Hyperoxia during extracorporeal cardiopulmonary resuscitation for refractory cardiac arrest is associated with severe circulatory failure and increased mortality.

Details

Serval ID
serval:BIB_41973BEC141E
Type
Article: article from journal or magazin.
Collection
Publications
Institution
Title
Hyperoxia during extracorporeal cardiopulmonary resuscitation for refractory cardiac arrest is associated with severe circulatory failure and increased mortality.
Journal
BMC cardiovascular disorders
Author(s)
Bonnemain J., Rusca M., Ltaief Z., Roumy A., Tozzi P., Oddo M., Kirsch M., Liaudet L.
ISSN
1471-2261 (Electronic)
ISSN-L
1471-2261
Publication state
Published
Issued date
14/11/2021
Peer-reviewed
Oui
Volume
21
Number
1
Pages
542
Language
english
Notes
Publication types: Journal Article ; Research Support, Non-U.S. Gov't
Publication Status: epublish
Abstract
High levels of arterial oxygen pressures (PaO <sub>2</sub> ) have been associated with increased mortality in extracorporeal cardiopulmonary resuscitation (ECPR), but there is limited information regarding possible mechanisms linking hyperoxia and death in this setting, notably with respect to its hemodynamic consequences. We aimed therefore at evaluating a possible association between PaO <sub>2</sub> , circulatory failure and death during ECPR.
We retrospectively analyzed 44 consecutive cardiac arrest (CA) patients treated with ECPR to determine the association between the mean PaO <sub>2</sub> over the first 24 h, arterial blood pressure, vasopressor and intravenous fluid therapies, mortality, and cause of deaths.
Eleven patients (25%) survived to hospital discharge. The main causes of death were refractory circulatory shock (46%) and neurological damage (24%). Compared to survivors, non survivors had significantly higher mean 24 h PaO <sub>2</sub> (306 ± 121 mmHg vs 164 ± 53 mmHg, p < 0.001), lower mean blood pressure and higher requirements in vasopressors and fluids, but displayed similar pulse pressure during the first 24 h (an index of native cardiac recovery). The mean 24 h PaO <sub>2</sub> was significantly and positively correlated with the severity of hypotension and the intensity of vasoactive therapies. Patients dying from circulatory failure died after a median of 17 h, compared to a median of 58 h for patients dying from a neurological cause. Patients dying from neurological cause had better preserved blood pressure and lower vasopressor requirements.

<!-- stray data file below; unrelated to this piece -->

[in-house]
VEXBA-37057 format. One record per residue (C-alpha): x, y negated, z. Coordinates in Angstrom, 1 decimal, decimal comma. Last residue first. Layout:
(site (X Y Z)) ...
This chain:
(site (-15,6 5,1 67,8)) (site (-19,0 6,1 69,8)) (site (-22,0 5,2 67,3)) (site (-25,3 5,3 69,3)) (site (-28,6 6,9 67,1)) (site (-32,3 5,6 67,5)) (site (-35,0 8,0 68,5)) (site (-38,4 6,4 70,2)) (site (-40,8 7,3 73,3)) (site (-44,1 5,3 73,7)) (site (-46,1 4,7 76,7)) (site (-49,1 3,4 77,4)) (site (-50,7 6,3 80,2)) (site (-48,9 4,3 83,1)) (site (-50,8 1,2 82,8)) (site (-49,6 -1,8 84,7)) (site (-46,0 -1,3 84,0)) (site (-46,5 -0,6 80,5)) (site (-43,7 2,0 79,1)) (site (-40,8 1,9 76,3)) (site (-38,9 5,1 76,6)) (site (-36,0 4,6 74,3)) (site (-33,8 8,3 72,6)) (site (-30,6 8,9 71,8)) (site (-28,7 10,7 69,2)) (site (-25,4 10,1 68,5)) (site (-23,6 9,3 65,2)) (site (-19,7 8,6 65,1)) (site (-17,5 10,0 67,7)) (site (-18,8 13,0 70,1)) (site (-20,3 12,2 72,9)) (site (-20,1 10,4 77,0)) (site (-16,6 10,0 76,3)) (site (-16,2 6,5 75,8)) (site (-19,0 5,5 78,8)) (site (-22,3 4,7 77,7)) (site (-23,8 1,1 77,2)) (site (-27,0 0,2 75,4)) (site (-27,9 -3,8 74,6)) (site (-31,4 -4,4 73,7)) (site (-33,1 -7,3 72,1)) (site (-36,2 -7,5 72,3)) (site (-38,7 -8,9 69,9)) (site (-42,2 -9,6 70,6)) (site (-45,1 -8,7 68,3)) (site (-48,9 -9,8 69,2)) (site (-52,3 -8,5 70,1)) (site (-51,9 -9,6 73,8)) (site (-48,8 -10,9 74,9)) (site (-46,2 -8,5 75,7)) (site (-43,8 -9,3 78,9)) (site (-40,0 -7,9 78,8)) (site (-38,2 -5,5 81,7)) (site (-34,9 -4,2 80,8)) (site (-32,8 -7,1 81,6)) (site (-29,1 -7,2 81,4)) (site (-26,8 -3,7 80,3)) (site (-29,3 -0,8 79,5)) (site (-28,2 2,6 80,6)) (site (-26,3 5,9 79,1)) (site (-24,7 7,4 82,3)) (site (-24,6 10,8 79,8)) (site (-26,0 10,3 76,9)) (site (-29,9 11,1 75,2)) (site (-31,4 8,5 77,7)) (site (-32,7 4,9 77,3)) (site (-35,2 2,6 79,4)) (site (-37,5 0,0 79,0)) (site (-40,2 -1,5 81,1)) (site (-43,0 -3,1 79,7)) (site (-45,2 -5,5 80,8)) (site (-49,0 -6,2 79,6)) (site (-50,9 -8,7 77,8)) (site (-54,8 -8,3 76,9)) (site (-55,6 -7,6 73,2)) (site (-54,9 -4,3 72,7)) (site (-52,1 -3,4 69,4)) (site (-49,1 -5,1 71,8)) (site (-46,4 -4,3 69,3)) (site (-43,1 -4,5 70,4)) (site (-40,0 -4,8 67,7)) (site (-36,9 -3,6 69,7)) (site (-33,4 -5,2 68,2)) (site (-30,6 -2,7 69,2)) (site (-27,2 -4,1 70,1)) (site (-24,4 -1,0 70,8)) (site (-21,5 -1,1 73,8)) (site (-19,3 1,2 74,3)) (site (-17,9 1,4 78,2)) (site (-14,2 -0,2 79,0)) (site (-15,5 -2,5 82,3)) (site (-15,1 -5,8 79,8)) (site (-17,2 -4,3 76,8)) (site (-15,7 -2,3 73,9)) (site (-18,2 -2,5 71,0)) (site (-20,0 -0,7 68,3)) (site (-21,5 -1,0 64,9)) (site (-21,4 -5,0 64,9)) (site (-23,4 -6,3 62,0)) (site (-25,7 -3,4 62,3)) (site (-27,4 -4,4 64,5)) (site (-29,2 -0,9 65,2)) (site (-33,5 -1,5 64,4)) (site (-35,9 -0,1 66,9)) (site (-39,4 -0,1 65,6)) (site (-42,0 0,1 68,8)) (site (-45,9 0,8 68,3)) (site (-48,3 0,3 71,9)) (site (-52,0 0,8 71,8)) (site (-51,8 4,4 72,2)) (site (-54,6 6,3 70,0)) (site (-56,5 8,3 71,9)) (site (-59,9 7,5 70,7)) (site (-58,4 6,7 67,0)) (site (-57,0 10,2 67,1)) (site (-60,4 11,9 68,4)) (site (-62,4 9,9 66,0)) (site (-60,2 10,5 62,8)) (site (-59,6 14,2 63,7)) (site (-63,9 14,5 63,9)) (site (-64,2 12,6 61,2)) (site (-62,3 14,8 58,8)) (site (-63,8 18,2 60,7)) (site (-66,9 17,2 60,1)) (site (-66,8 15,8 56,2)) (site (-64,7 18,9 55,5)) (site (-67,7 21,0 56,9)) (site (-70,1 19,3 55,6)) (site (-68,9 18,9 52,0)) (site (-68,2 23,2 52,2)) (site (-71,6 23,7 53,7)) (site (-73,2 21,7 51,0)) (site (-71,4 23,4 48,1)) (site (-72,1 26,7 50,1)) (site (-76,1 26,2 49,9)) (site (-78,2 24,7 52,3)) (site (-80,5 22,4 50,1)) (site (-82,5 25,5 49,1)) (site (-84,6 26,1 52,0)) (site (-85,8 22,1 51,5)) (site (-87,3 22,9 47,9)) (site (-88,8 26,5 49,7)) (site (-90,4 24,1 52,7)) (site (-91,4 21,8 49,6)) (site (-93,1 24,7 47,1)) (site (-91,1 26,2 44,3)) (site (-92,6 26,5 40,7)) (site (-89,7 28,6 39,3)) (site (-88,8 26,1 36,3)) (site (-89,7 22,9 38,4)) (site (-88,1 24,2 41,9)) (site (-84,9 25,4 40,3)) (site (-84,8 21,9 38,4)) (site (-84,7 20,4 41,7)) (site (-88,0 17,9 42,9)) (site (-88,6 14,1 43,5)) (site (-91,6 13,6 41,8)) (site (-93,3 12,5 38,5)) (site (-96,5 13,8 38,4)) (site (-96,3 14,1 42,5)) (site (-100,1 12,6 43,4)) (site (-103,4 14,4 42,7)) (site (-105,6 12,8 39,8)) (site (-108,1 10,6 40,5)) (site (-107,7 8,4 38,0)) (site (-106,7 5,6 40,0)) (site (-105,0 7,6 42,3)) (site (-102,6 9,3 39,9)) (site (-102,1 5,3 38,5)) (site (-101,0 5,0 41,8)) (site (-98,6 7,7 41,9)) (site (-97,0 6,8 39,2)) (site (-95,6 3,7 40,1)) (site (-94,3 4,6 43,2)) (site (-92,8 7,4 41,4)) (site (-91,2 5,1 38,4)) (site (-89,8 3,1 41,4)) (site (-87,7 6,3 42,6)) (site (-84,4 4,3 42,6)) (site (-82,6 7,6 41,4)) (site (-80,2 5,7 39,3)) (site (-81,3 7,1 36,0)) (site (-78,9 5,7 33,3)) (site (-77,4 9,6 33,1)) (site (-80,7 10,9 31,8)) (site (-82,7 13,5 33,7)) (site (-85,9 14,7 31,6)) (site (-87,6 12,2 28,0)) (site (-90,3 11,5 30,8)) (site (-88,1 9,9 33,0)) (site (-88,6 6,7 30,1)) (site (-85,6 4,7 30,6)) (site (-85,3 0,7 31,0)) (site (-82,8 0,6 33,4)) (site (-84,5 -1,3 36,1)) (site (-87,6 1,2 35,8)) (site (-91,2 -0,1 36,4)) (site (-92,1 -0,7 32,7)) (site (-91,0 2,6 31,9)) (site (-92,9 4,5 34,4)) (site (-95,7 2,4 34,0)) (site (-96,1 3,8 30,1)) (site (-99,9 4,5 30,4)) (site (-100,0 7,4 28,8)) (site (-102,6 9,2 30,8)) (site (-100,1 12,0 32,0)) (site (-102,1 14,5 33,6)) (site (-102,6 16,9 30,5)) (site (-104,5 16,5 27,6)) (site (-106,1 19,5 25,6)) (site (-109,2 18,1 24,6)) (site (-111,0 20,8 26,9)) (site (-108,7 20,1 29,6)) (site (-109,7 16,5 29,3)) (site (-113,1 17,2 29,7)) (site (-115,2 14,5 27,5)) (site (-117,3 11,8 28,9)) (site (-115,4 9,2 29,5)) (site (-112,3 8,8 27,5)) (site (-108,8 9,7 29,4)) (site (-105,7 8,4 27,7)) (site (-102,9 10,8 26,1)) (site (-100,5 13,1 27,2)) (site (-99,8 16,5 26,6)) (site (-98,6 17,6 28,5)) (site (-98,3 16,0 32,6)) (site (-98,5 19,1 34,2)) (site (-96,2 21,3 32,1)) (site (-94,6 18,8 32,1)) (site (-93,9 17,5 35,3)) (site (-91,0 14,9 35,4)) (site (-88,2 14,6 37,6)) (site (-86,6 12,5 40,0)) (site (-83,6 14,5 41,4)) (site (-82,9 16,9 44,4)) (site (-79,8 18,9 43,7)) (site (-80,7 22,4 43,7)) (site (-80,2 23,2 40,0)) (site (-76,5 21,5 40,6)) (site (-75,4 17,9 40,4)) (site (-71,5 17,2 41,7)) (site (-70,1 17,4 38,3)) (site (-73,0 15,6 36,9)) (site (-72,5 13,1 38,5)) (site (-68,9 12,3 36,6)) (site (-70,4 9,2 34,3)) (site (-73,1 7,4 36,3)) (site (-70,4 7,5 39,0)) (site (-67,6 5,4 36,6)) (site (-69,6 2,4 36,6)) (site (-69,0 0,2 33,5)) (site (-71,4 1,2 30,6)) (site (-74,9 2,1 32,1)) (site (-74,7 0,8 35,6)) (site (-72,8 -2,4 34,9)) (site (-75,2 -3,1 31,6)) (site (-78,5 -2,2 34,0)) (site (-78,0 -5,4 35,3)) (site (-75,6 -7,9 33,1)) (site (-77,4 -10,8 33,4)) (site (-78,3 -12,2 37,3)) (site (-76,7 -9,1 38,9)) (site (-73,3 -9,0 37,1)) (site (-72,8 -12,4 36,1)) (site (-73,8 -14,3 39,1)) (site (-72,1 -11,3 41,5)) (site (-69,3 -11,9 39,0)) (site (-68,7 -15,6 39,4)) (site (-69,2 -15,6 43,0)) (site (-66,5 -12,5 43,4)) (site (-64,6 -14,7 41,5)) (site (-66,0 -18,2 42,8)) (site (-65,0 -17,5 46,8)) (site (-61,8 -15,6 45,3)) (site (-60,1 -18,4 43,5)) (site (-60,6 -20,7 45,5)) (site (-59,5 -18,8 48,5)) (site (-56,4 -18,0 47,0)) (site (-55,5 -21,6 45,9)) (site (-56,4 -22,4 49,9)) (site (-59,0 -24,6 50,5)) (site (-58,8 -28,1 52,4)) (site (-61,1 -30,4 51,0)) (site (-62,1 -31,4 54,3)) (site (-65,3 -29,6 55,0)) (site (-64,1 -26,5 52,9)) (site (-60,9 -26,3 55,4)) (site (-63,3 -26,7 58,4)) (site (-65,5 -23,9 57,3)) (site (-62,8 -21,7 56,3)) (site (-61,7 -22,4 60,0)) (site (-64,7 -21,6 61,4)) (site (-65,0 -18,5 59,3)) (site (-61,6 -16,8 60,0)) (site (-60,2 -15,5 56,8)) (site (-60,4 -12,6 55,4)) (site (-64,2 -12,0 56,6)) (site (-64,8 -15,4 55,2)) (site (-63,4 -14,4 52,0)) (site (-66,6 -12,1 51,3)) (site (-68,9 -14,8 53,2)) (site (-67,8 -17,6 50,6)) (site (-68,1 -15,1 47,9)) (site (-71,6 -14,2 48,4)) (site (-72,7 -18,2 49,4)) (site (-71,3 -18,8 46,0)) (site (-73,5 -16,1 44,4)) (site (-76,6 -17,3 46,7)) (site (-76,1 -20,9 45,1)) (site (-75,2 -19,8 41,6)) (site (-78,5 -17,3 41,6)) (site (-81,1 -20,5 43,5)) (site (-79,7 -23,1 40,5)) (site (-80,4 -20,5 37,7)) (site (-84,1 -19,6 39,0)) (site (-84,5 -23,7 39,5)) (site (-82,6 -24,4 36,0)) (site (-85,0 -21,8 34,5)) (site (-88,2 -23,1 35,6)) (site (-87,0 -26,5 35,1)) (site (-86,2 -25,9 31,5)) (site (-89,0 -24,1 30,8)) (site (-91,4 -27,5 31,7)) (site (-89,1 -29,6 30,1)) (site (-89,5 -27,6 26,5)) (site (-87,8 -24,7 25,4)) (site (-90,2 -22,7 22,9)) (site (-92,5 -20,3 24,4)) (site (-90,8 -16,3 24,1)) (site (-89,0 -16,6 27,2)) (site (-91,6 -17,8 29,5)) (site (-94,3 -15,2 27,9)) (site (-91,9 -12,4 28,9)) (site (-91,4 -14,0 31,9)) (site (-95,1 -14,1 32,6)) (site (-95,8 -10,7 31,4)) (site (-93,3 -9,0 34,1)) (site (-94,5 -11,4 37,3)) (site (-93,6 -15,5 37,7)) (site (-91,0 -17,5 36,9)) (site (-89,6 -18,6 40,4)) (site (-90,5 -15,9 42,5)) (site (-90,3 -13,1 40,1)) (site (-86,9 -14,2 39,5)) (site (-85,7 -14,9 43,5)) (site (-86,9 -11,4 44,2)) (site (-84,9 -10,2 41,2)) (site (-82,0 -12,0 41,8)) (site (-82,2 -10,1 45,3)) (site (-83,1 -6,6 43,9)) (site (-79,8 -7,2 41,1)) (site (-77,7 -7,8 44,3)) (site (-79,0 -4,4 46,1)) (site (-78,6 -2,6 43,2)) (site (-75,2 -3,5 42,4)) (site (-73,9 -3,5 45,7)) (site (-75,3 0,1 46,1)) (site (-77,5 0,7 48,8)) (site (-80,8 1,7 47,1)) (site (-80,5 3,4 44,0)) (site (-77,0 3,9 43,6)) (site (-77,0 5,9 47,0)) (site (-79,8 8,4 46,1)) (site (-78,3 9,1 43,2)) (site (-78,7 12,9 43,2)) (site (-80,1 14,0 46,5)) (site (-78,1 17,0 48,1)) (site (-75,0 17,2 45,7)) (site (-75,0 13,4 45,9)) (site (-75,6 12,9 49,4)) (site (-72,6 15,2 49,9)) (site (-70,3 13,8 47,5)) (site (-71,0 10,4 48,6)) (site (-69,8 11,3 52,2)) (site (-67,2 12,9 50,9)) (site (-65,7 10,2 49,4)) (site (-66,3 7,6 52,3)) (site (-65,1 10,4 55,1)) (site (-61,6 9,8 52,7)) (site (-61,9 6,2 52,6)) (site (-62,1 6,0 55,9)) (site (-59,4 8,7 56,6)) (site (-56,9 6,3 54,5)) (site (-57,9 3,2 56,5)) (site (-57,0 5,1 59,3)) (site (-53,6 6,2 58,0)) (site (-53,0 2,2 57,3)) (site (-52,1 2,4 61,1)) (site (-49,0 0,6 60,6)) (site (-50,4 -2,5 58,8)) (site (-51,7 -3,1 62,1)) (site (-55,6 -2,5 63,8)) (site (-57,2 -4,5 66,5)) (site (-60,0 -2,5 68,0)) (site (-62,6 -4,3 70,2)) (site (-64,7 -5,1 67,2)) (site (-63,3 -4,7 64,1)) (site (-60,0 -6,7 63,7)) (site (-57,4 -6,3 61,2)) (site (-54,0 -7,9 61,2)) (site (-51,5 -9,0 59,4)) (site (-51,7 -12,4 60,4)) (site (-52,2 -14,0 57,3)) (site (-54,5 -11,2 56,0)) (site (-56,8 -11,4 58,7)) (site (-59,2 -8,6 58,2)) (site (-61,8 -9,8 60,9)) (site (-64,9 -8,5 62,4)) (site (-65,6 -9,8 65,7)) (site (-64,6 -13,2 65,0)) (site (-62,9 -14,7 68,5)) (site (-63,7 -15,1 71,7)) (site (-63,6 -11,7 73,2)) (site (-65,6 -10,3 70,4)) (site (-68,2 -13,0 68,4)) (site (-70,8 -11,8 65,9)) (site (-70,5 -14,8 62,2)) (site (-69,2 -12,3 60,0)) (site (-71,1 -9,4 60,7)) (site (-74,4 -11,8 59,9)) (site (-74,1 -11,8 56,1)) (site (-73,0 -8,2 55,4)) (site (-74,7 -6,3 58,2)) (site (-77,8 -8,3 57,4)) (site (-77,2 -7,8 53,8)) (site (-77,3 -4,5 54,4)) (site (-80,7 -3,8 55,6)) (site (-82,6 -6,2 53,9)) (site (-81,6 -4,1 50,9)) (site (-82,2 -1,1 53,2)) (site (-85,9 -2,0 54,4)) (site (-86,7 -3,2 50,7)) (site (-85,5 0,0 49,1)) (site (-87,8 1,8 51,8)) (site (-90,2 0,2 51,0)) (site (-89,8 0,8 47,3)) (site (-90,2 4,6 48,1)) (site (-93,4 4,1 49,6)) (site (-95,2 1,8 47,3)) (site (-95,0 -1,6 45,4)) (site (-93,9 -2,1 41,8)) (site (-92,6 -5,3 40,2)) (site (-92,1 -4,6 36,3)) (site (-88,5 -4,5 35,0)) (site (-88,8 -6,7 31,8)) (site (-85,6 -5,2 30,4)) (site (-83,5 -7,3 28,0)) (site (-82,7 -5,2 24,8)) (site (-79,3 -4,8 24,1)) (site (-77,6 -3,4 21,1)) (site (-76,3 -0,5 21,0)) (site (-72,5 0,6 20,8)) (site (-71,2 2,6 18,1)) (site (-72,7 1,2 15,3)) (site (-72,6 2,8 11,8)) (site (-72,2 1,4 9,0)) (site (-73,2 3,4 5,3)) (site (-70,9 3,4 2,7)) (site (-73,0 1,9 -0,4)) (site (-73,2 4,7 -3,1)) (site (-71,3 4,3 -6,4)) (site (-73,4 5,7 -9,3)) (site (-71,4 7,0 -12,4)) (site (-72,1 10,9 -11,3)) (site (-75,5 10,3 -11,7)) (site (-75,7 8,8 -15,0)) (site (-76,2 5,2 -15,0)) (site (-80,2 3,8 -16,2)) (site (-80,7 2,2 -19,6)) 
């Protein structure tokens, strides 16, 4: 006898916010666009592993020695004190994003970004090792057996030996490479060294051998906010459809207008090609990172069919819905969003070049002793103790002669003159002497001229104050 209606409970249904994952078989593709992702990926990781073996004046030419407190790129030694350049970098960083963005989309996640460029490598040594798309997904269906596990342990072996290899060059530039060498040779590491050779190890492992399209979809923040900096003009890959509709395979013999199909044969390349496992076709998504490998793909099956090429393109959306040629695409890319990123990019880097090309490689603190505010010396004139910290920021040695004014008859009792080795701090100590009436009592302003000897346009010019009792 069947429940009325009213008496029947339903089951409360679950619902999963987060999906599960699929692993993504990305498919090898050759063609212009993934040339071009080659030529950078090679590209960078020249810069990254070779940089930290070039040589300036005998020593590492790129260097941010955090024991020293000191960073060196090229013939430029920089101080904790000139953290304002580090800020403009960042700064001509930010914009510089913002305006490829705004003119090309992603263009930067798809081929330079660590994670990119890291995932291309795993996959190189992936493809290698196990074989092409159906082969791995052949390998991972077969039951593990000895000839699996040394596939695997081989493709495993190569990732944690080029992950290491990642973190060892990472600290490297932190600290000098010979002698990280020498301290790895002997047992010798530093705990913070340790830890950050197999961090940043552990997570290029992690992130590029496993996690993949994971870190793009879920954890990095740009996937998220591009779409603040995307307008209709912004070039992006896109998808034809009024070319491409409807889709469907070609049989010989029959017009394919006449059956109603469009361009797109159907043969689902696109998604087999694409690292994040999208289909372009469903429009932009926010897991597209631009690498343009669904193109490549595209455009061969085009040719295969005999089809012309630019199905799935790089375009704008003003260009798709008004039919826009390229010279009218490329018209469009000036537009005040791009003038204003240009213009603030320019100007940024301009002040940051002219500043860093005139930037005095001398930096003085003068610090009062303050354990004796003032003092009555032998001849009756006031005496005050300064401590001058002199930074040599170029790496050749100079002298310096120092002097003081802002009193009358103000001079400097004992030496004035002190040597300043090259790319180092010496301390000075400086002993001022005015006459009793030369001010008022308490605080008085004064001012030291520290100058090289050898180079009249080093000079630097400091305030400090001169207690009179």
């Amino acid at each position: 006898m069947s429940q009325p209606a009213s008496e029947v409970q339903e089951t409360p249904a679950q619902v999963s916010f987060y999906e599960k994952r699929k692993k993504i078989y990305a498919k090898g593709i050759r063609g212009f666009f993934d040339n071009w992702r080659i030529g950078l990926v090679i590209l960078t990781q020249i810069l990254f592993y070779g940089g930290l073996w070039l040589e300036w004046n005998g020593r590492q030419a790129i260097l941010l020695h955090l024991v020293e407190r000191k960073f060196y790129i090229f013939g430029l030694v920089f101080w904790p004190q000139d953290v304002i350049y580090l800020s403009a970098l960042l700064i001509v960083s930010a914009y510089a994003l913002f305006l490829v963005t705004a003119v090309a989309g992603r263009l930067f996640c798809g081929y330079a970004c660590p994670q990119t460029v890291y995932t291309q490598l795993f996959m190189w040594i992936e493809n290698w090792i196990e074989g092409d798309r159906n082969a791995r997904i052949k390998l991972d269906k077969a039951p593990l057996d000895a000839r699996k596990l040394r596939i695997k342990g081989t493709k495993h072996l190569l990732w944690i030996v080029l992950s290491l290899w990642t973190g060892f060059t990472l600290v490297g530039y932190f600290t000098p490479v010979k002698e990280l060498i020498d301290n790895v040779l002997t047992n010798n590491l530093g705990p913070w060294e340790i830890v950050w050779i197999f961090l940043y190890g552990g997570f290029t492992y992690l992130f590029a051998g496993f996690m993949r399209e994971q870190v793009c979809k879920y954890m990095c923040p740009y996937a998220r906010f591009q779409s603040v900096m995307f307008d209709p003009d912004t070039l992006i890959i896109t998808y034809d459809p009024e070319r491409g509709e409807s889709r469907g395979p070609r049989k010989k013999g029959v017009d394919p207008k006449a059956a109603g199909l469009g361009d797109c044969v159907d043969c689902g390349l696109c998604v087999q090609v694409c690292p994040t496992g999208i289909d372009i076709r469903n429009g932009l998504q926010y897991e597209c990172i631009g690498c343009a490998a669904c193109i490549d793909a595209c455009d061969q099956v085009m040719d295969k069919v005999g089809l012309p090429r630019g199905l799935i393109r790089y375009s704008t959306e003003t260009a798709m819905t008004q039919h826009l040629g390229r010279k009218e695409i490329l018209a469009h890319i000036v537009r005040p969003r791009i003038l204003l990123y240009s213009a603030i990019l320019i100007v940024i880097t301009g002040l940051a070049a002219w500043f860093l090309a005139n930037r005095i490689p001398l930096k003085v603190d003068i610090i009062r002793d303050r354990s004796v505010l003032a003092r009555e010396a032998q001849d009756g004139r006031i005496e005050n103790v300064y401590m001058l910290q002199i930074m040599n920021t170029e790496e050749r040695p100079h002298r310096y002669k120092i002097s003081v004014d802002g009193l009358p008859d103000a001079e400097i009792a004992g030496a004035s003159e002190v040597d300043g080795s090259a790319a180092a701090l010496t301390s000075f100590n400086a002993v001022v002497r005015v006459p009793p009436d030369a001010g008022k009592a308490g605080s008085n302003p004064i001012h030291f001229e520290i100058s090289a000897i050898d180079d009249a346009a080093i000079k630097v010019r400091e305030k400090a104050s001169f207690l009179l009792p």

In conclusion, hyperoxia is associated with increased mortality during ECPR, possibly by promoting circulatory collapse or delayed neurological damage.
Keywords
Cardiac arrest, Extracorporeal cardiopulmonary resuscitation (ECPR), Hyperoxia, Veno-arterial membrane oxygenation (VA-ECMO)
Pubmed
Web of science
Open Access
Yes
Create date
03/12/2021 14:00
Last modification date
10/12/2021 7:39
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